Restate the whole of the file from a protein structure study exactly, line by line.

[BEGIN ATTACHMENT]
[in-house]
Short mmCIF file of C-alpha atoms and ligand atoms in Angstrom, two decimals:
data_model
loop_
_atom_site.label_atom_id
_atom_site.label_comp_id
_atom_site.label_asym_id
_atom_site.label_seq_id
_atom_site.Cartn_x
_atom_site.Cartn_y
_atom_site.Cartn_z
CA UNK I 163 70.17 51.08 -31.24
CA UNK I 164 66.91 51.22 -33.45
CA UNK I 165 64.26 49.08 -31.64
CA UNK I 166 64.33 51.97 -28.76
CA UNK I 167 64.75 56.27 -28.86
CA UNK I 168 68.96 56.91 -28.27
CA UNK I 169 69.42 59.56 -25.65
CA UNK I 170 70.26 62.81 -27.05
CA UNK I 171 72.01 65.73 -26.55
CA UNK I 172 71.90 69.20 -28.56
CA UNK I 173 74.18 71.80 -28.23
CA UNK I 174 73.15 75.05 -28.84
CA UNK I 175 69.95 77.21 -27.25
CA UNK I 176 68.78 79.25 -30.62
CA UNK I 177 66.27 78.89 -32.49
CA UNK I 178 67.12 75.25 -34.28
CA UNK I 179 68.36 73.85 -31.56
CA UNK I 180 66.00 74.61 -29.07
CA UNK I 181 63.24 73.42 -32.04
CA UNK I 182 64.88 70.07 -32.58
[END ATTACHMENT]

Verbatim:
[in-house]
Short mmCIF file of C-alpha atoms and ligand atoms in Angstrom, two decimals:
data_model
loop_
_atom_site.label_atom_id
_atom_site.label_comp_id
_atom_site.label_asym_id
_atom_site.label_seq_id
_atom_site.Cartn_x
_atom_site.Cartn_y
_atom_site.Cartn_z
CA UNK I 163 70.17 51.08 -31.24
CA UNK I 164 66.91 51.22 -33.45
CA UNK I 165 64.26 49.08 -31.64
CA UNK I 166 64.33 51.97 -28.76
CA UNK I 167 64.75 56.27 -28.86
CA UNK I 168 68.96 56.91 -28.27
CA UNK I 169 69.42 59.56 -25.65
CA UNK I 170 70.26 62.81 -27.05
CA UNK I 171 72.01 65.73 -26.55
CA UNK I 172 71.90 69.20 -28.56
CA UNK I 173 74.18 71.80 -28.23
CA UNK I 174 73.15 75.05 -28.84
CA UNK I 175 69.95 77.21 -27.25
CA UNK I 176 68.78 79.25 -30.62
CA UNK I 177 66.27 78.89 -32.49
CA UNK I 178 67.12 75.25 -34.28
CA UNK I 179 68.36 73.85 -31.56
CA UNK I 180 66.00 74.61 -29.07
CA UNK I 181 63.24 73.42 -32.04
CA UNK I 182 64.88 70.07 -32.58